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Staking Out Positions
WASHINGTON -- As Education Department officials fan out across the country to hear feedback on the administration’s proposed college rating system, the associations that represent colleges are starting to stake out firmer stances against some parts of the plan.
After offering a relatively restrained response early on, higher education associations are beginning to more clearly articulate their concerns about the administration’s ratings plan, even though it’s still not clear what such a ratings system will look like. President Obama in August proposed that colleges be rated based on metrics measuring their affordability, accessibility to low-income students, and student outcomes. The administration plans to publish those college ratings by the 2015 academic year and eventually persuade Congress to allocate federal student aid based on how institutions perform.
The department holds the last of its four public hearings Thursday at Louisiana State University at Baton Rouge. But officials have been meeting privately with student advocates, college presidents and other stakeholders.
The leaders of private nonprofit colleges gathered in here last week, in part, to map out their response to the proposed ratings system and meet with department officials.
David Warren, president of the National Association of Independent Colleges and Universities, said the college presidents on his board were in agreement in principle with the administration’s goals but took exception to a federal ratings system.
“We are strongly requesting that the president and department rethink having a federal value metric,” Warren said in an interview. “We’re encouraging them to see if there isn’t another way to get after these shared values of affordability, completion, and accountability.”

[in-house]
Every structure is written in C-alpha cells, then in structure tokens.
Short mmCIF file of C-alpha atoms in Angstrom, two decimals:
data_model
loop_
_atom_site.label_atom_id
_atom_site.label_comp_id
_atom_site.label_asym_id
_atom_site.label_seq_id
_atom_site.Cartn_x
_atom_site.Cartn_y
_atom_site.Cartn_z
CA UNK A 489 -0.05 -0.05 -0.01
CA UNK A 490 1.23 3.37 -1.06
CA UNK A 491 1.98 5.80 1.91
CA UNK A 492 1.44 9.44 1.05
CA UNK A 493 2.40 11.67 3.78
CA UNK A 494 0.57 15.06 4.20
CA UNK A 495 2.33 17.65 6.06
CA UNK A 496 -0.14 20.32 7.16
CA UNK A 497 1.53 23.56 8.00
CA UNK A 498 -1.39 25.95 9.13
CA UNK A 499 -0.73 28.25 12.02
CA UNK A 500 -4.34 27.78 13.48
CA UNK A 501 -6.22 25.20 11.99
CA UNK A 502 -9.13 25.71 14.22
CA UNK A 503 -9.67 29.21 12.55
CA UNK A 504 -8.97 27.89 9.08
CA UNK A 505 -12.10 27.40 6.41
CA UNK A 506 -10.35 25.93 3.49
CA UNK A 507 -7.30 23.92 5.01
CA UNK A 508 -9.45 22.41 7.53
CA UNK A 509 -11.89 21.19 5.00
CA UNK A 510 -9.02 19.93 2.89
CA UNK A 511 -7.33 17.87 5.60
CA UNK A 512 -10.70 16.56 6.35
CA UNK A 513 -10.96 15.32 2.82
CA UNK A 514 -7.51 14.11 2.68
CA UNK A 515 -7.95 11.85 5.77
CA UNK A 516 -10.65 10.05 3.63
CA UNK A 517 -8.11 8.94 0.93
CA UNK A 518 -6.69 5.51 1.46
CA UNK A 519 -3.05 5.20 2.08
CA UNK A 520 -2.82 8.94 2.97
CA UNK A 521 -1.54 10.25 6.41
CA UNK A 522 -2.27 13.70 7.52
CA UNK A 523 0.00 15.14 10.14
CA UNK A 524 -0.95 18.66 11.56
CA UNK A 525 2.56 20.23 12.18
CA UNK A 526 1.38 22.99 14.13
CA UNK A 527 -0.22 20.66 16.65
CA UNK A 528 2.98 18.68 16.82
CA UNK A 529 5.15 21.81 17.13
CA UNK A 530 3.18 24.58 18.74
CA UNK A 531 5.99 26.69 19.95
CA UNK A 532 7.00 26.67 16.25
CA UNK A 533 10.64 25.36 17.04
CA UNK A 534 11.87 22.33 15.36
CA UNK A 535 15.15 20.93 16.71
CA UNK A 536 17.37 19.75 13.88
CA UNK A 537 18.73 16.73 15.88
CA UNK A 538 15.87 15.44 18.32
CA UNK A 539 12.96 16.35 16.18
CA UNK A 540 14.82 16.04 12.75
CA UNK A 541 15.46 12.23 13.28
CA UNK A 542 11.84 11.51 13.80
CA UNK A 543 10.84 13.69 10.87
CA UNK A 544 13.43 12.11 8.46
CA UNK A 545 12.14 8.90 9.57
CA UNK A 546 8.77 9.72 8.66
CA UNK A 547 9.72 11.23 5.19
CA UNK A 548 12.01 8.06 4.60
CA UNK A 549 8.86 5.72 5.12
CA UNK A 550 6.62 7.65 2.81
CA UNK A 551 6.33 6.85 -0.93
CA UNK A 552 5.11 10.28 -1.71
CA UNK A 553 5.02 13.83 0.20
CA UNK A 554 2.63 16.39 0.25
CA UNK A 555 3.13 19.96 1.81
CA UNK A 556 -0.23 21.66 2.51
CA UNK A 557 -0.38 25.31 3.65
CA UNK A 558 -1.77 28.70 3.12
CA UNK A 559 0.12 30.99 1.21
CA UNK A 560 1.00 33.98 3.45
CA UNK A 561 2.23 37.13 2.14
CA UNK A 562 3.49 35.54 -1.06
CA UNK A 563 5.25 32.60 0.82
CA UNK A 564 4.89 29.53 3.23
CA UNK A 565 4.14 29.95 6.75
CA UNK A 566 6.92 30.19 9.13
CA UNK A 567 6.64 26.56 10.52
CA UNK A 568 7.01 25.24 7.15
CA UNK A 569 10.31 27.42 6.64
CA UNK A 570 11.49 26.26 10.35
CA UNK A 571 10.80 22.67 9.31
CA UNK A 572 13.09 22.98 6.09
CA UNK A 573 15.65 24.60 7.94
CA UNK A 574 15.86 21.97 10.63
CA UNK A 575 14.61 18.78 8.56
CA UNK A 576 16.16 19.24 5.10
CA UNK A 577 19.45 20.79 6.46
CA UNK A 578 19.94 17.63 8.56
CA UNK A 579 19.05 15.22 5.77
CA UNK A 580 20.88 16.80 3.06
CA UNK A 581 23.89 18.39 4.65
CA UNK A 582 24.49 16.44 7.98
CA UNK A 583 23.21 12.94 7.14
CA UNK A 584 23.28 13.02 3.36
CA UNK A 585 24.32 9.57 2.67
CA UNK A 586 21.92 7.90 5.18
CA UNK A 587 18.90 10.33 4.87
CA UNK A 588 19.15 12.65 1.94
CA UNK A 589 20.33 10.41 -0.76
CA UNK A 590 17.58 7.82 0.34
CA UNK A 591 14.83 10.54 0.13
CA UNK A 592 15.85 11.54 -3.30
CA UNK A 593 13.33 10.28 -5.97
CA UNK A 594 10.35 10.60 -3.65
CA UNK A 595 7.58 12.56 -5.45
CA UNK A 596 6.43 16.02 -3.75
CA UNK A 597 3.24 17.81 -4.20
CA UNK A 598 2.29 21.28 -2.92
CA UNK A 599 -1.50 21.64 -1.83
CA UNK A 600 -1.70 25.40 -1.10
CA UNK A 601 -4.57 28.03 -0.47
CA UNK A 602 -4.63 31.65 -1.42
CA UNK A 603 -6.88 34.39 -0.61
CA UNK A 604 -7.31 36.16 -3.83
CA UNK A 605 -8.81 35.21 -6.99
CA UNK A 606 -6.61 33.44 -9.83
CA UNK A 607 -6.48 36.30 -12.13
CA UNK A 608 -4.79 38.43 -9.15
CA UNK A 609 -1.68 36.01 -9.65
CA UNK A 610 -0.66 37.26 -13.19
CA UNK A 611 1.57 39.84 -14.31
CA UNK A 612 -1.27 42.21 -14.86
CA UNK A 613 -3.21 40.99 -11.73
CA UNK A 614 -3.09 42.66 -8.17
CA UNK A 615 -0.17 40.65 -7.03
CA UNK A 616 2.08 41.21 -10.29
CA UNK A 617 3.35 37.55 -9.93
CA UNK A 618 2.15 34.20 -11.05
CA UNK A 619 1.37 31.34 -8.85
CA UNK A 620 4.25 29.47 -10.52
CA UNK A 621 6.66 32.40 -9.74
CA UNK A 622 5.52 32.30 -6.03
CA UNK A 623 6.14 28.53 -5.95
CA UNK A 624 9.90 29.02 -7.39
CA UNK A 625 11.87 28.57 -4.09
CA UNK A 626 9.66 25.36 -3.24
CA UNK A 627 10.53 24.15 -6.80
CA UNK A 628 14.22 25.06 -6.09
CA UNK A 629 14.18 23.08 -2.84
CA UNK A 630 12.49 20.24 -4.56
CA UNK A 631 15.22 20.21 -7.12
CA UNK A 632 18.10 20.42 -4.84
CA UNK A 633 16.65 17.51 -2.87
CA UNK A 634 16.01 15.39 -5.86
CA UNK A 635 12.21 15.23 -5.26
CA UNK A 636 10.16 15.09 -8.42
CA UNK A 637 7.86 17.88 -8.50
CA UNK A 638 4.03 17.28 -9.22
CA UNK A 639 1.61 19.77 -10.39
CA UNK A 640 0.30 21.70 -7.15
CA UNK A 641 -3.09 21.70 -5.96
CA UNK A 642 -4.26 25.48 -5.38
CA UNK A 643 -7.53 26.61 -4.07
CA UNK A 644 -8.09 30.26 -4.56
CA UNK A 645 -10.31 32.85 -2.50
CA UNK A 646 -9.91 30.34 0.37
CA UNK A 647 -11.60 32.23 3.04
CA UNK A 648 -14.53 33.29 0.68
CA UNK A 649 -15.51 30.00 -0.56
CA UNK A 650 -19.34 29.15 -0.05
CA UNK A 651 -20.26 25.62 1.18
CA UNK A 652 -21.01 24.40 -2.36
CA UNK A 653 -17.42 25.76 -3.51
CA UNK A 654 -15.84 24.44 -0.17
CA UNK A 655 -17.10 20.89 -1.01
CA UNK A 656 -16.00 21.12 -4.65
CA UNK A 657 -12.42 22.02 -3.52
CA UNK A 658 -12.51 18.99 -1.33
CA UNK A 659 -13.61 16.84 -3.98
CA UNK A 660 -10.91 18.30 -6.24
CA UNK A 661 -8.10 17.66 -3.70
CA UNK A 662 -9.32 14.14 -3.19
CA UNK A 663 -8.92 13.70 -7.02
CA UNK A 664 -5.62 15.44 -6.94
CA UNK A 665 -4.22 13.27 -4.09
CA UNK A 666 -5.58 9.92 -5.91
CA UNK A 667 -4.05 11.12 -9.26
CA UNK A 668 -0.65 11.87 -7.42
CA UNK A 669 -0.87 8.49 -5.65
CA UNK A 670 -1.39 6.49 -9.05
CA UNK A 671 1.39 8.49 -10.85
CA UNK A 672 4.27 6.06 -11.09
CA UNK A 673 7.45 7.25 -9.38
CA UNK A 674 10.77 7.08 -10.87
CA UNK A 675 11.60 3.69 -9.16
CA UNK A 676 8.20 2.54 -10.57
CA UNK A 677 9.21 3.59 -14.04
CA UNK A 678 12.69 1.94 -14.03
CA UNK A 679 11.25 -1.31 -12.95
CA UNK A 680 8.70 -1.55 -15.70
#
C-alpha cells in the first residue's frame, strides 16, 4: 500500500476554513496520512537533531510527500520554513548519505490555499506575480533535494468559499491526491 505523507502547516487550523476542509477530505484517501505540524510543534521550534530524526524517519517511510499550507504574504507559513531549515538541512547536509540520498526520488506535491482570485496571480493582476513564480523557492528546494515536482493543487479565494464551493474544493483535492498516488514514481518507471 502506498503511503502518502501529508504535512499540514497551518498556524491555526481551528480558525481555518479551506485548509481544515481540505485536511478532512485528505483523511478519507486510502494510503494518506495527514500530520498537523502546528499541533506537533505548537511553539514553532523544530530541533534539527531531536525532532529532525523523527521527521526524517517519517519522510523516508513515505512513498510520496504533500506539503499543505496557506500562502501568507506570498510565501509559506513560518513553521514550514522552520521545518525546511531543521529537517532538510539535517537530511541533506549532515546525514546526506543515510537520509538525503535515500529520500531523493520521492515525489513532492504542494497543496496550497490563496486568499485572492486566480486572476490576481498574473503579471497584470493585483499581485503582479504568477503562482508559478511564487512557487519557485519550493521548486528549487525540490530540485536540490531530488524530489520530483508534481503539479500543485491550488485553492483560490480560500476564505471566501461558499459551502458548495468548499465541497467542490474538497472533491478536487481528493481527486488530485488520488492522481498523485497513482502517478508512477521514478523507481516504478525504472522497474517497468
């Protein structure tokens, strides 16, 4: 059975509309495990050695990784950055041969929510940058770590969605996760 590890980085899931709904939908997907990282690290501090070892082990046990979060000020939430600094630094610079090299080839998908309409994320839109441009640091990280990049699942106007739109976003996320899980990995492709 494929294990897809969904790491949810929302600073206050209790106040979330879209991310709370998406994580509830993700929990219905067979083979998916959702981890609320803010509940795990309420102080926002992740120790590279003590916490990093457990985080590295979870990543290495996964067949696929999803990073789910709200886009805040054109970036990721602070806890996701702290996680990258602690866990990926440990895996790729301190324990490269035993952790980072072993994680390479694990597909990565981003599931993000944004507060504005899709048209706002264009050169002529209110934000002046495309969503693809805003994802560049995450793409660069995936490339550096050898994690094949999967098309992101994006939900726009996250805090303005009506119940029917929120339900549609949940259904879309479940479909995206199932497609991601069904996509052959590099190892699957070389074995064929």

Warren said that private college leaders would be willing to work with the department to find ways to provide better information to students choosing colleges, citing NAICU’s U-CAN database as a model.
But, he said, they would be opposed to the government emphasizing some pieces of information over others or combining data points into a single rating in an attempt to identify colleges that offer better “value.”
“Value ought not be determined by the department,” Warren said.
David Maxwell, the president of Drake University, who sits on the NAICU board and attended a meeting with Education Department officials last week, said it’s legitimate for the government to ask what it’s getting for its $150 billion investment, through loans and grants, in higher education each year. But, Maxwell said, a federal rating system wouldn’t provide that type of accountability and would instead impede student choice.
“The real concern is that different students find different value in their college education,” he said, emphasizing that government shouldn’t interfere with students' choices by assigning ratings to colleges based on its own definition of value.
Public universities, meanwhile, have so far taken a less firm stance on the ratings system, but have been generally more supportive of the concept of linking student aid to performance metrics in some cases.
At a public hearing on the rating system, Peter McPherson, president of the Association of Public and Land-grant Universities, told department officials that they should use better data than the government already collects on employment, graduation rates and loan repayment rates (as opposed to default rates) in judging whether institutions should be eligible for student aid. He also proposed weighting those metrics with a “student readiness index.”
“It’s not fair or reasonable really, to rate institutions on their performance without consideration of the nature of their student body,” he said in prepared remarks. “An open-admission school as opposed to a very selective school will have very different outcomes.”